A few months ago, I got a call from a fellow cat blogger, Jeanne from Random Felines. Jeanne’s cat, Chanel, has a head tilt and balance issues caused by an ear infection, and she wanted to know how I dealt with the heart attacks. Living with a cat with cerebellar hypoplasia, I knew exactly what she meant by “heart attacks”. You know, that feeling when your heart completely drops, your breathing hitches, and the catastrophe you are witnessing seems to happen in slow motion, yet there’s nothing you can do to stop it? When you frequently watch your cat fall off the back of the couch, slam her head on the corner of the wall, or attempt to jump up onto something only to completely wipeout, you become quite familiar with that feeling.
When we first adopted Sophie six years ago, I had heart attacks on the daily. Usually more than once a day. While I can’t say that I don’t have them anymore, I can say that they happen less frequently. So what are the best ways to deal with these heart attacks?
Figure out what your cat needs help with the most and find a solution.
One way to deal with the heart attacks is to do what you can to minimize them. If jumping up onto the furniture is a struggle for your CH cat, perhaps building or buying a ramp that leads up to your bed/couch/whatever would be beneficial. You can even find cat trees that have ramps leading up to them. Another solution to the bed-jumping problem would be to take your mattress off the frame and put it directly on the floor. Sure, it might not be as aesthetically pleasing, but it would certainly cut down on the bed-jump fails!
If your CH cat is prone to bumping her head, a homemade kitty helmet could help to prevent injury. I’ve seen cat helmets made out of tennis balls, foam padding, and crochet. (Check out this post from Life with CH Cats for some examples.) It may look silly, but if it helps protects your kitty’s head AND helps to relieve those heart attacks we talked about, then it seems like a win-win to me!
If slipping and sliding around on the floor or falling onto the hard floor is cause for concern, I’d suggest putting down some rugs or runners. The foam play mats used in children’s classrooms are also amazing. They help to minimize slippage and also cushion any falls. Plus, the pieces usually fit together like puzzle pieces, so you can create whatever layout you need wherever you need it.
Encourage play and exercise to help your CH cat improve her abilities.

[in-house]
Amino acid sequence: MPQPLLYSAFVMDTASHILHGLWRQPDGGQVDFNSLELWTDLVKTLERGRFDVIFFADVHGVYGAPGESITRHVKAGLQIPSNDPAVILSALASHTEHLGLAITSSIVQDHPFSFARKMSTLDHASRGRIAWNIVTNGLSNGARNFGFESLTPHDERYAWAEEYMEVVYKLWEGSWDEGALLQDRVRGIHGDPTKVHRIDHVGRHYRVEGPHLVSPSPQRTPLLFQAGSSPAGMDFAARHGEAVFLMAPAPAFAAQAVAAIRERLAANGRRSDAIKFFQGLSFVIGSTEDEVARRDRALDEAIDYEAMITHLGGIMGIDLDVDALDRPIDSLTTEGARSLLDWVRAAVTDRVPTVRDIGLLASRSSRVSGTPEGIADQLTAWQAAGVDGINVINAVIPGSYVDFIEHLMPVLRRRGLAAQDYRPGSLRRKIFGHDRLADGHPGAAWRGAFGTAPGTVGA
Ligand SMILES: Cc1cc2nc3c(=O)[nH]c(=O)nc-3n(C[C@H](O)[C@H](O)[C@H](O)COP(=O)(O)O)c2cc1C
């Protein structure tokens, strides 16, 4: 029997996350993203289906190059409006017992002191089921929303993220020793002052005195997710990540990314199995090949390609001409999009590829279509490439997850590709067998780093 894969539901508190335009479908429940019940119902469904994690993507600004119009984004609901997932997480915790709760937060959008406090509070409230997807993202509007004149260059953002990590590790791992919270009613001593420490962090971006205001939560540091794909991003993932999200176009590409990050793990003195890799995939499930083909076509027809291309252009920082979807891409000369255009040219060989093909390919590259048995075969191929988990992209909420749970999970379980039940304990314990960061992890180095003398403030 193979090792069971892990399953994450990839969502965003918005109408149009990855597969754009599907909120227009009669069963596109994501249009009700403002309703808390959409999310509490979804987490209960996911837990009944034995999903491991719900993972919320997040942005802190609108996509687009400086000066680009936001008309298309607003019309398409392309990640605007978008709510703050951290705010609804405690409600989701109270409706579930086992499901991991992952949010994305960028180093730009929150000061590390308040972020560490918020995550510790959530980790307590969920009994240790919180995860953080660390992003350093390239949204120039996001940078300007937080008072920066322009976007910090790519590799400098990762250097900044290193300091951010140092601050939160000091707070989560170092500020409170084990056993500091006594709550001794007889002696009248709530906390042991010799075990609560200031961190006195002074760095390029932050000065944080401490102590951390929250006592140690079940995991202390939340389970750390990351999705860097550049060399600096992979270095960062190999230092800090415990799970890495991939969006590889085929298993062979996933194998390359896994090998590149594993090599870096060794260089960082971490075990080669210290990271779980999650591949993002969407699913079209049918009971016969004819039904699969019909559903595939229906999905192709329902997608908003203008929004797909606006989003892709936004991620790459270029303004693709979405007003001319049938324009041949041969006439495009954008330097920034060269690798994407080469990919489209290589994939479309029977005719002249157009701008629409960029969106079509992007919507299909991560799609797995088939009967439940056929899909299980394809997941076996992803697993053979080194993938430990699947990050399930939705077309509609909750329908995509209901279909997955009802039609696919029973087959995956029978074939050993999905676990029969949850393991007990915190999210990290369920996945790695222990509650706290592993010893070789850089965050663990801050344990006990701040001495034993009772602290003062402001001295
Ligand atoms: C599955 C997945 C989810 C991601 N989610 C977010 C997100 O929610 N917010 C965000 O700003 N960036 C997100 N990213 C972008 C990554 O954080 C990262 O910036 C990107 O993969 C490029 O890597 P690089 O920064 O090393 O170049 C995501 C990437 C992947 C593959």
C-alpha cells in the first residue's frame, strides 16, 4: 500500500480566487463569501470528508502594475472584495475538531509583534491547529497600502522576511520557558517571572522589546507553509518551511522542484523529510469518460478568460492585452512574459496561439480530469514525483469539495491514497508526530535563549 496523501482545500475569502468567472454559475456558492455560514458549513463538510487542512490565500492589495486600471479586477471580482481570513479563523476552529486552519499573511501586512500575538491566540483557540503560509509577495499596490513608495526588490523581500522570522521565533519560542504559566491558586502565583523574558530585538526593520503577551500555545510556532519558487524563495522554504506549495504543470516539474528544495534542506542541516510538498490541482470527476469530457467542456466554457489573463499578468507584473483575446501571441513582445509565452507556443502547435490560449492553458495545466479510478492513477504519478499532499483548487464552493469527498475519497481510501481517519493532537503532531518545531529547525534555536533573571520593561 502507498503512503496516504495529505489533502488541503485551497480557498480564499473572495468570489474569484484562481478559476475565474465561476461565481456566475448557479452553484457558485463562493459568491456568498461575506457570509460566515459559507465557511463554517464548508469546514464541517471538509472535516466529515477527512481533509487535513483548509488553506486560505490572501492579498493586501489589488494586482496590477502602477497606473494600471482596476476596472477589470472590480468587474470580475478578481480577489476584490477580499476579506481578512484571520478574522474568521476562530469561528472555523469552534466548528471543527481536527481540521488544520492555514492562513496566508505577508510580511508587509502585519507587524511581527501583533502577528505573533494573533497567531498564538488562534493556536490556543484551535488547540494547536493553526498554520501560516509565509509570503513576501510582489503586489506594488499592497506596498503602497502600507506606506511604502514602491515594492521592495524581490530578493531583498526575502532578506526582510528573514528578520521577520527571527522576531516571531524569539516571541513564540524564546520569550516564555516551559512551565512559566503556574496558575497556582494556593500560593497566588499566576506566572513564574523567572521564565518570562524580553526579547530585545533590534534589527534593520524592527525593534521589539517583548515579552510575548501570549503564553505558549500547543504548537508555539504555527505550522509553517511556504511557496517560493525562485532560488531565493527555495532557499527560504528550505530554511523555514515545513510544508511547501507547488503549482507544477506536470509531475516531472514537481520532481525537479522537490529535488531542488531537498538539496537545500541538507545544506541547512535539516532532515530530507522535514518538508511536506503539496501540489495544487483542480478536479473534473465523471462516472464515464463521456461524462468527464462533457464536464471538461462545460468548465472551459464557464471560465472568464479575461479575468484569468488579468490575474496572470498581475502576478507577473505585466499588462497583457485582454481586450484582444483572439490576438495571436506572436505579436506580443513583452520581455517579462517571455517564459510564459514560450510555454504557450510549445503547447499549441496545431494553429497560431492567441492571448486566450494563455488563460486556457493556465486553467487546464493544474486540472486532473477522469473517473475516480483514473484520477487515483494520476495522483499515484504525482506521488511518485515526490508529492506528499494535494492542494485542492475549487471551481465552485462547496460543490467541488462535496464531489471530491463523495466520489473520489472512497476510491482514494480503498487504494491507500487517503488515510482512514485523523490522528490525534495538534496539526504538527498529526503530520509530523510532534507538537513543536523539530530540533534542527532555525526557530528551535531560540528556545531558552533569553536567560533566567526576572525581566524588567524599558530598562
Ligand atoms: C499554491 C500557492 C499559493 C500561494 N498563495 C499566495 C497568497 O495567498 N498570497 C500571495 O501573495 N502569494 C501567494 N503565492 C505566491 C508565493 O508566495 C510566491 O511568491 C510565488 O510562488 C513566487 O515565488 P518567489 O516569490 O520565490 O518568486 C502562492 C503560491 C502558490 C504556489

As you may know, cerebellar hypoplasia is a non-degenerative condition; meaning, it won’t get worse with time. On the flip side, it won’t get better either. While the condition itself won’t get better or go away, there are things you can do help improve your CH cat’s abilities. One of those things is to encourage play and exercise. The more active your CH cat is, the stronger she will become, which in turn helps her mobility.
Sophie has really honed her skills over the years because we have been diligent about playing with her and encouraging her to run and jump. She used to not jump at all… then she started jumping, but would miss her target the majority of the time… and now, she nails her landing and successfully jumps up onto our bed or couch more often than not. Sure, she still wipes out sometimes (cue heart attack), but it happens less often.
Realize that your cat is tougher and more durable than you think she is.
I can’t tell you how many times I’ve watched Sophie completely bite it. Hundreds, if not thousands. Some of those falls have been pretty bad too. One incident in particular stands out in my memory…
Our previous house was two-stories. We kept baby gates at the bottom of the stairs to keep Sophie off of them, but those never stopped her. No matter what kind of gate we used, she figured out away over it or through it. Anyway, one day she was bounding up the stairs in typical Sophie fashion – completely uninhibited and carefree – and she made it all the way to the top… for a second. No sooner had she made it to the top than she lost her balance and went tumbling All. The way. Back. Down. I went running down after her, so sure she had been seriously injured. But no. Thankfully, she got right back up, shook it off, and tried to run back up the stairs and do it all again.
All of this to say, your CH cat is more durable than you give her credit for. I’m not saying that you shouldn’t be worried about her when she falls. Injuries certainly can happen (chipped teeth are a common CH cat injury). But your kitty can take more than you think she can.
Do you have a handicat? What ways have you found to deal with the heart attacks?